Some fundamental subjects including Bangla, Moral Education, Bangladesh Studies, Mathematics, Natural Environment, Social Studies, IT, and Science will be made compulsory in different streams of the primary and secondary level curriculum. Accordingly, Madrasah Education will be restructured by including information technology and vocational training among compulsory subjects.
The new curriculum places importance on acquiring students’ competence. It is generally said that a student’s competence is built up by acquiring knowledge, skills, values, and ethics. NCTB points out that when a student reads or hears about how a car is driven, that is knowledge.
When the student learns hands-on how to operate the various parts of the car, being able to steer left, right, front, and back and use the brakes to halt the car, that is the skill and if the student can drive to a particular destination in the car-ensuring his own safety and that of the people, animals and other things along the way, that is competence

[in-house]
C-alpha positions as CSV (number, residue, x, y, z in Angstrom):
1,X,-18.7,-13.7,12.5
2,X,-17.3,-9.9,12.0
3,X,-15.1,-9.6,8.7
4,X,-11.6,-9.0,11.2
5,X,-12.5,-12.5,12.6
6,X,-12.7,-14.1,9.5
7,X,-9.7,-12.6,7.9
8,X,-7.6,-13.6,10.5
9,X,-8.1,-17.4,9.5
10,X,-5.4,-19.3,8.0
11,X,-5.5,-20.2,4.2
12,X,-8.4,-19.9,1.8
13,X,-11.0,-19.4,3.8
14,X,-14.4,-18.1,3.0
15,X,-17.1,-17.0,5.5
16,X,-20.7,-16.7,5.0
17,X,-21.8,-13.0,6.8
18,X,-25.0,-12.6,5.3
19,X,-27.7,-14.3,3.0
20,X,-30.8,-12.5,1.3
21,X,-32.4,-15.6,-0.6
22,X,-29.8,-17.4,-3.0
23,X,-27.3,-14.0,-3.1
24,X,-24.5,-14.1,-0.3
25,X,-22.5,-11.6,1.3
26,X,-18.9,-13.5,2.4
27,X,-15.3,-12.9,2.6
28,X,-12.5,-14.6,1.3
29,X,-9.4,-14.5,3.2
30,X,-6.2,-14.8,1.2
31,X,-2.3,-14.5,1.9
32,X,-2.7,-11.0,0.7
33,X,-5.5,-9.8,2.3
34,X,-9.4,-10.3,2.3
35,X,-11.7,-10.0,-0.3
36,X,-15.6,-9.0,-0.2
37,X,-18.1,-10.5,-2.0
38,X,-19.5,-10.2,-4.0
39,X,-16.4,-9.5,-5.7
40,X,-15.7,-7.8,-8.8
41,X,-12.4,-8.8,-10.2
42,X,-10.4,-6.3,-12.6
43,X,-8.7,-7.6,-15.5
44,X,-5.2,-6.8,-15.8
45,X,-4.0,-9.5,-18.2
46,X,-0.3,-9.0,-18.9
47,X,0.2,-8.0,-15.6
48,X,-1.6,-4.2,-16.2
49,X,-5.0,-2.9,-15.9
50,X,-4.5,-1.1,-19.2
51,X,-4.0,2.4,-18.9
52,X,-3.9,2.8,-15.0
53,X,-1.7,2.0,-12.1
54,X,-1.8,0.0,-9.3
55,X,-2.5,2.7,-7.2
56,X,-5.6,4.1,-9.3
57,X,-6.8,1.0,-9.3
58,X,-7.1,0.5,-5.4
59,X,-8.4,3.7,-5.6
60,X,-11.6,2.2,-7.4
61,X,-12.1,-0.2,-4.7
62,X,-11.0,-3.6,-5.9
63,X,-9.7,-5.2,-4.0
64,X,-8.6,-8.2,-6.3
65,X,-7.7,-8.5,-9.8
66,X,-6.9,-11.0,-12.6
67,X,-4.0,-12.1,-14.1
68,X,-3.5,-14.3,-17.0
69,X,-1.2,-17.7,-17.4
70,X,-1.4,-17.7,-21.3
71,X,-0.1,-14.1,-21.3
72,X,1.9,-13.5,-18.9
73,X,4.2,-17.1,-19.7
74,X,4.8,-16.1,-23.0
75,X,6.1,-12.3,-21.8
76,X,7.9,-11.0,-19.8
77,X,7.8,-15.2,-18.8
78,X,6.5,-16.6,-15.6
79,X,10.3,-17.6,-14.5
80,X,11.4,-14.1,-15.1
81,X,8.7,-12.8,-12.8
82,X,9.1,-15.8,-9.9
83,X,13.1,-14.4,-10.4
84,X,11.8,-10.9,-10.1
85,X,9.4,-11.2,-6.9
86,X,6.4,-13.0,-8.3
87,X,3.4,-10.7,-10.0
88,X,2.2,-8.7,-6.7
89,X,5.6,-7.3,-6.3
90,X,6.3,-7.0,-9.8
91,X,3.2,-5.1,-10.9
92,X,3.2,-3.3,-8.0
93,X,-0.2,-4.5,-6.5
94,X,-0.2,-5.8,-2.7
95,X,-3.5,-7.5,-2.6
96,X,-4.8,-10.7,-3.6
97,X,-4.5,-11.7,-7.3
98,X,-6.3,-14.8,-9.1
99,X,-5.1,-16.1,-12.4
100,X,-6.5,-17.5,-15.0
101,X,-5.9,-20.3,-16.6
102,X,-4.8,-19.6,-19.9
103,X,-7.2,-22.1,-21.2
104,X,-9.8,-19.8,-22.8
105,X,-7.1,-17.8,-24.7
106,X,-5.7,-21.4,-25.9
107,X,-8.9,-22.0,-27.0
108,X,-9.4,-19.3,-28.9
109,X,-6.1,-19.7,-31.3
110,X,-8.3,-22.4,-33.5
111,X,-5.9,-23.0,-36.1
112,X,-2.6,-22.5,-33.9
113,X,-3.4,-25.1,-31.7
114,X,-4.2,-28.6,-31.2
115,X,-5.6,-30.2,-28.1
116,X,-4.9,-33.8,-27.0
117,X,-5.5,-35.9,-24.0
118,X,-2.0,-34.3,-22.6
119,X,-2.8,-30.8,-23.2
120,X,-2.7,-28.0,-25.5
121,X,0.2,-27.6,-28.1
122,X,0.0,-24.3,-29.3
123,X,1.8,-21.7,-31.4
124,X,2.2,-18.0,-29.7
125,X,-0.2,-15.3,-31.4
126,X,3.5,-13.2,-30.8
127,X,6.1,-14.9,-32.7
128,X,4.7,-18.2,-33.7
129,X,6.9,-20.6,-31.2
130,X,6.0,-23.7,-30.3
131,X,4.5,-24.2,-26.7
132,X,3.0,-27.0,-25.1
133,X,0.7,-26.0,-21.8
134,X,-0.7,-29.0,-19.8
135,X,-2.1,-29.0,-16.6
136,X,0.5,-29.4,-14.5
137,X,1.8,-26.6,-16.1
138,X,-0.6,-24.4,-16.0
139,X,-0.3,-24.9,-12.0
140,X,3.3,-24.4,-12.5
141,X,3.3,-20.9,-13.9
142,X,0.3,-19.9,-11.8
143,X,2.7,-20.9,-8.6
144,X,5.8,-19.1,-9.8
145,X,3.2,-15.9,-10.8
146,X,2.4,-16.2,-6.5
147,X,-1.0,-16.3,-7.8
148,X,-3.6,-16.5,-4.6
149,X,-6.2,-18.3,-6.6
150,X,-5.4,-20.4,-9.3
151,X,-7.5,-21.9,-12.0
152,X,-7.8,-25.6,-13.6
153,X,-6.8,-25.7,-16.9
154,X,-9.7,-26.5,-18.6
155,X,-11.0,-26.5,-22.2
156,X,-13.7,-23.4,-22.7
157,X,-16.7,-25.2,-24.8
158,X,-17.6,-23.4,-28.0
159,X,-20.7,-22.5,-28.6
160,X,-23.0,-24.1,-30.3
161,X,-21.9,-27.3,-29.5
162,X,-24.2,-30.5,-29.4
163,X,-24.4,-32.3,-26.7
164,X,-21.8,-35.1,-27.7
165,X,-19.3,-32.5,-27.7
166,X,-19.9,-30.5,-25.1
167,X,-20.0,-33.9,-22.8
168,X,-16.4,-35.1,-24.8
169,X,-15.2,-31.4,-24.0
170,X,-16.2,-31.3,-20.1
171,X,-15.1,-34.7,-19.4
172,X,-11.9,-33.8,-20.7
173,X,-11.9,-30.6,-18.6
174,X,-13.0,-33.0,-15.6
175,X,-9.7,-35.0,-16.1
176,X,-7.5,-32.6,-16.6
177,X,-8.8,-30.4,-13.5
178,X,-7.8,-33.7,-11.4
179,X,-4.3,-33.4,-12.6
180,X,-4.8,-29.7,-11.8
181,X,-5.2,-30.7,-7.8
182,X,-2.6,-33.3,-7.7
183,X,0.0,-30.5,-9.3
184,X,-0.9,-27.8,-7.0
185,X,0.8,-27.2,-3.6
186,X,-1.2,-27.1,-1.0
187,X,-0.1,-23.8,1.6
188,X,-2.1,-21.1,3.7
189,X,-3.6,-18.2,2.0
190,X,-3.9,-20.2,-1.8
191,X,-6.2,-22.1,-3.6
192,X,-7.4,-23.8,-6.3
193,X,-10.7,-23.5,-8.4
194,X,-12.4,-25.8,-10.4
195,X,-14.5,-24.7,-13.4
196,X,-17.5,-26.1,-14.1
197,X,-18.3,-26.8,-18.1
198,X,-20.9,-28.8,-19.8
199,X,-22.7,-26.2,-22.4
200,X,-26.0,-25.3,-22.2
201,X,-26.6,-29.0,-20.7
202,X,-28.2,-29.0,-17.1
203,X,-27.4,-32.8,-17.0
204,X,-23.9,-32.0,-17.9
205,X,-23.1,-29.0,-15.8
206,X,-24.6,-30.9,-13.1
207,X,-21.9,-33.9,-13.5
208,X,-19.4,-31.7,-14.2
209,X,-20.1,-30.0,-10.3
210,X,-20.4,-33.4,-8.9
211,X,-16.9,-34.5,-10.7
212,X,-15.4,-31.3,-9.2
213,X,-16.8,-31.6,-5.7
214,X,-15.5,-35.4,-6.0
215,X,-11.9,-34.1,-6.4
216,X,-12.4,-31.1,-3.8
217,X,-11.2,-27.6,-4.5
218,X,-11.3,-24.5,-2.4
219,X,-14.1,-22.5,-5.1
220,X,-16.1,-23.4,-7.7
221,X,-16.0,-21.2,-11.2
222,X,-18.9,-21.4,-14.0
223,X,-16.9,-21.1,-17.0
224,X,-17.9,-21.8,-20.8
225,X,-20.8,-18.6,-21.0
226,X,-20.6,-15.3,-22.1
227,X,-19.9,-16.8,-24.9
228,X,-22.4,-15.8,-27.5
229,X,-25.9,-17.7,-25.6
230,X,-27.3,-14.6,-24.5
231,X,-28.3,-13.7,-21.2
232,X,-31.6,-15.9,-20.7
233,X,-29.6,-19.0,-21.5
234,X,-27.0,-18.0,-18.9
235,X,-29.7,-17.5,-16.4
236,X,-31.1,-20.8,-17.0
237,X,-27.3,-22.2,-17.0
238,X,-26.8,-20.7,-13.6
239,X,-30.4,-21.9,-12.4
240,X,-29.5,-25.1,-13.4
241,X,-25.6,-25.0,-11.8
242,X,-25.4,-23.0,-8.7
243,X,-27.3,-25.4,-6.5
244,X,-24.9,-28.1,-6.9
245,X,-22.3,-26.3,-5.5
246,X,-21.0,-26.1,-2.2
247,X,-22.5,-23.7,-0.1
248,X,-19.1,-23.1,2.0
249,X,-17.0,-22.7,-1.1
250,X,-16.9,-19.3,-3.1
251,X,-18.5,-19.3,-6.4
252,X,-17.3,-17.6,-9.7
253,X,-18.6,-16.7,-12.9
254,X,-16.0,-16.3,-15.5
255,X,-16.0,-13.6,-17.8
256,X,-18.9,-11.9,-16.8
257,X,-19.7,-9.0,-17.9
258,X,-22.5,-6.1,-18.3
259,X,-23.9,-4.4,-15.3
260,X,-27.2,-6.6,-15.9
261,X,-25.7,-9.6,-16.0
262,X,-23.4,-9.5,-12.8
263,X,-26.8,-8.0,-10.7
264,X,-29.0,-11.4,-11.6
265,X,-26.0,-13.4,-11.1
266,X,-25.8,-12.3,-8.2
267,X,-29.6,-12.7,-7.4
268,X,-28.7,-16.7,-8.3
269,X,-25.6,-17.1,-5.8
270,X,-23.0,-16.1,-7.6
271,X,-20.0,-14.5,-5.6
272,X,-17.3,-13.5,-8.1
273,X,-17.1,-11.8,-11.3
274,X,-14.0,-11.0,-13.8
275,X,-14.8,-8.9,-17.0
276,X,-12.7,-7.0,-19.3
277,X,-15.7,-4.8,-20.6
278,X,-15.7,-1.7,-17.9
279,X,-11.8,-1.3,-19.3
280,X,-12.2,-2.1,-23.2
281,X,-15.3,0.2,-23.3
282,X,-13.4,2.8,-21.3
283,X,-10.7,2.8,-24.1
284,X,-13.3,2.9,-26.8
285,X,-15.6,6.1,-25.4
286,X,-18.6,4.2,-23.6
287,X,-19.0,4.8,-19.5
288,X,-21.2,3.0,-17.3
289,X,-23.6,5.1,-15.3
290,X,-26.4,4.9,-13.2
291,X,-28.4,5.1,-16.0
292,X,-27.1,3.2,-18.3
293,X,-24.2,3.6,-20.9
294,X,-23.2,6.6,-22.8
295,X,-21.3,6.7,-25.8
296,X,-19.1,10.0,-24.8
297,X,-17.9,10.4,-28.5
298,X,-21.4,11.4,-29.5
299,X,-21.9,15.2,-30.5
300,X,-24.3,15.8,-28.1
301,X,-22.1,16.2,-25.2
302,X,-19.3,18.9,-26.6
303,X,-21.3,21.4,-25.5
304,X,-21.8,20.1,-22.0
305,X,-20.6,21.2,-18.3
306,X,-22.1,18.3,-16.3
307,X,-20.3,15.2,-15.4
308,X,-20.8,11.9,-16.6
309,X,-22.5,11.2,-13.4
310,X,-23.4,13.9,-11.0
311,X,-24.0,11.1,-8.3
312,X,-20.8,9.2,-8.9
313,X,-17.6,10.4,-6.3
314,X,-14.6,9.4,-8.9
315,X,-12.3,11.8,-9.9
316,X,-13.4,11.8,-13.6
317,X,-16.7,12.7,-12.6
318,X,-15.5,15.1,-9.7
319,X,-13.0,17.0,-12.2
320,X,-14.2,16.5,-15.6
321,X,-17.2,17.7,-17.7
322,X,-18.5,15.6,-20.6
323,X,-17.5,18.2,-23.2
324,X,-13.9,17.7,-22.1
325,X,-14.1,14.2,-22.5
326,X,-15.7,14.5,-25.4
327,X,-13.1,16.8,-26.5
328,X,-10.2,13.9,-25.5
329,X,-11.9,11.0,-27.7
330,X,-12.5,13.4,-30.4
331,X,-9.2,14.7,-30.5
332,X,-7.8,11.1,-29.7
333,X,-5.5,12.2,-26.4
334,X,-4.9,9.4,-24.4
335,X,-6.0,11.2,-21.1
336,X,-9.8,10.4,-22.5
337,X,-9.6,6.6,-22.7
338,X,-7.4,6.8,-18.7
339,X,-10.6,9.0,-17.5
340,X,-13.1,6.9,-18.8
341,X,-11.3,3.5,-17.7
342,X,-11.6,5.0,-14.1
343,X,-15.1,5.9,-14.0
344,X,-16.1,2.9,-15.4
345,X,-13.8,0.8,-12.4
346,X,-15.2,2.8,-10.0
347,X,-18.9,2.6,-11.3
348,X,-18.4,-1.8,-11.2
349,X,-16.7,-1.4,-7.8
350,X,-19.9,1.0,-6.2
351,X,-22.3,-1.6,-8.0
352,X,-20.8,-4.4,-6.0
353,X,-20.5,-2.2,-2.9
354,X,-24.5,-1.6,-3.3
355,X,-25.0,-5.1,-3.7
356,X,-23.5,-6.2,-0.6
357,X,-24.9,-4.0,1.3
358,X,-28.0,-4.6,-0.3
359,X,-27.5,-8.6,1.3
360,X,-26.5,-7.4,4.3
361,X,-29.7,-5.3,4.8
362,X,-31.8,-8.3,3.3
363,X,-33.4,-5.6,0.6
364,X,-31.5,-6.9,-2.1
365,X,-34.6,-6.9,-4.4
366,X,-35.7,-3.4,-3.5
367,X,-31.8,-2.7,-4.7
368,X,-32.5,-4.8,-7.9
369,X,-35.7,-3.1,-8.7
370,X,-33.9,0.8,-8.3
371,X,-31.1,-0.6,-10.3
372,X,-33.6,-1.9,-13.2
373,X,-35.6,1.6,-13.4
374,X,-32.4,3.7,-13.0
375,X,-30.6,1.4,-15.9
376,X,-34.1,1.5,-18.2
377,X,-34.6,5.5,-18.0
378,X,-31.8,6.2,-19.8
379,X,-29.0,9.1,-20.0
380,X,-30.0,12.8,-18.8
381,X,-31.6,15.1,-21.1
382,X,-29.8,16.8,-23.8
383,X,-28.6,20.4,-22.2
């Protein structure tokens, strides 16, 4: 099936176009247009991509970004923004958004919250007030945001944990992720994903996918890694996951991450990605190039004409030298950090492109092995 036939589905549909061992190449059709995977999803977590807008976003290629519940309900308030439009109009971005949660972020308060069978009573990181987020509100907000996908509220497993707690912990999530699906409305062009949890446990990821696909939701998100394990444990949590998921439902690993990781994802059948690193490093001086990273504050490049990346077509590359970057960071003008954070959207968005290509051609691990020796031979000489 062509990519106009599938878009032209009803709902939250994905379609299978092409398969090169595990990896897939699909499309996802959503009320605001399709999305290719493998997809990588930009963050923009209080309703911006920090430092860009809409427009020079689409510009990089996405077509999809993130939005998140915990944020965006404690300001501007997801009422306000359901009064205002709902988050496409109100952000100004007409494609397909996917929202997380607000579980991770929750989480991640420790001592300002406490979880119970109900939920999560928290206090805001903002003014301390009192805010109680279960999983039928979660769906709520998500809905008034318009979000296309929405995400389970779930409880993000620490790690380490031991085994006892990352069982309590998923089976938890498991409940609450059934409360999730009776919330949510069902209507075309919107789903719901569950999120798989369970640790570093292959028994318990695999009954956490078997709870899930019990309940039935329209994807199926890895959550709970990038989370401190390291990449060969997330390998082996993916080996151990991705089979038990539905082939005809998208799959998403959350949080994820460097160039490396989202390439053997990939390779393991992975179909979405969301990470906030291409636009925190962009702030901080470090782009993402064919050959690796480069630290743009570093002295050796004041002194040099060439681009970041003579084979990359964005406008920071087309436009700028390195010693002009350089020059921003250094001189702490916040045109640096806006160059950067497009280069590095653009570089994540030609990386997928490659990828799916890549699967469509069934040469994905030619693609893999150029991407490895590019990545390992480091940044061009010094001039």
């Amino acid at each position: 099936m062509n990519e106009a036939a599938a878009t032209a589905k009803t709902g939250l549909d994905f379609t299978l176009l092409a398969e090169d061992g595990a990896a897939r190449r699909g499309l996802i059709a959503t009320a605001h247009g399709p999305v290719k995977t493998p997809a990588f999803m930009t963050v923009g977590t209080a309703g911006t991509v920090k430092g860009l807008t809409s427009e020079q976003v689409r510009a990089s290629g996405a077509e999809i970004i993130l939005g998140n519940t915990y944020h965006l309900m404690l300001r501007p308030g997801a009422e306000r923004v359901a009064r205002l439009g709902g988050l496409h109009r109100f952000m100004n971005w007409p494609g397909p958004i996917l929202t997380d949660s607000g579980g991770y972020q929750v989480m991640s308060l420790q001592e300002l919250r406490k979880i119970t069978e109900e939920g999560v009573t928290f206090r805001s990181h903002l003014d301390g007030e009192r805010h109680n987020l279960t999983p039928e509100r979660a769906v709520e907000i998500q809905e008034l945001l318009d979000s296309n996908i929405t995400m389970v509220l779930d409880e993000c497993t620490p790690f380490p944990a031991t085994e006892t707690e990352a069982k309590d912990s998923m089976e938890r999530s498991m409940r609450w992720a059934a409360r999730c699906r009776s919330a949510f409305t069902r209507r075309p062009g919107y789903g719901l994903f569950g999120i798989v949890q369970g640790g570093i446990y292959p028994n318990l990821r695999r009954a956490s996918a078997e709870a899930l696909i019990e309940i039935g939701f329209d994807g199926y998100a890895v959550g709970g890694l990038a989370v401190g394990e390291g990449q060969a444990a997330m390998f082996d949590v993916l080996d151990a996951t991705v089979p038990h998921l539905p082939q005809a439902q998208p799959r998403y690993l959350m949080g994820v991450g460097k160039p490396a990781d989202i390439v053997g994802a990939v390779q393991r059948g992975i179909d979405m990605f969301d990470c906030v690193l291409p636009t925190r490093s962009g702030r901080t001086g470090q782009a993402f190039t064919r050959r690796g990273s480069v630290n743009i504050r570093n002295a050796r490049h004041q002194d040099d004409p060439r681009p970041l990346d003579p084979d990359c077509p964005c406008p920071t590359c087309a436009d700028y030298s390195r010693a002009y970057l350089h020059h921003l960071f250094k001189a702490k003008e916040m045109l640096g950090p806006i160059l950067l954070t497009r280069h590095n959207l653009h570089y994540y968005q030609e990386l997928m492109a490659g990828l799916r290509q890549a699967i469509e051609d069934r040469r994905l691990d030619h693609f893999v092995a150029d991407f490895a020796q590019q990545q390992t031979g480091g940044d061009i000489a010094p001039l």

Aims and Objectives
- To develop a curriculum and textbooks imbued with the national spirit to cultivate humanistic values.
- A congenial and joyful environment needs to be created in the schools to promote the healthy physical and mental development of the children. To initiate a uniform and mandatory syllabus for some basic subjects.
- To help the students inculcate moral and spiritual values like the idea of justice, sense of duty, discipline and etiquettes, non-communalism, human rights, accommodative attitudes toward corporate living.
- To ignite in them the spirit of our national liberation movement and encourage them with patriotism to dedicate themselves to nation-building.
Subjects to minimize
In the new curriculum, 10 types of learning areas have been fixed for the pre-primary to class-10 level. There will be no separate books for preprimary and primary children. Eight subjects have been selected for primary students. These are Bangla, English, Maths, Science, Social Science, Religion, Wellbeing, Art, and Culture. The teachers will be given instruction books on teaching these subjects.
Students from classes 8 to 10 will be taught from 10 common books. These will be on Bangla, English, Math, Life, and Livelihood, Science, Social Science, Digital Technology, Religions Education, Wellbeing, Art, and Culture. The classes will be divided into groups from class 11.
Exams and Assessment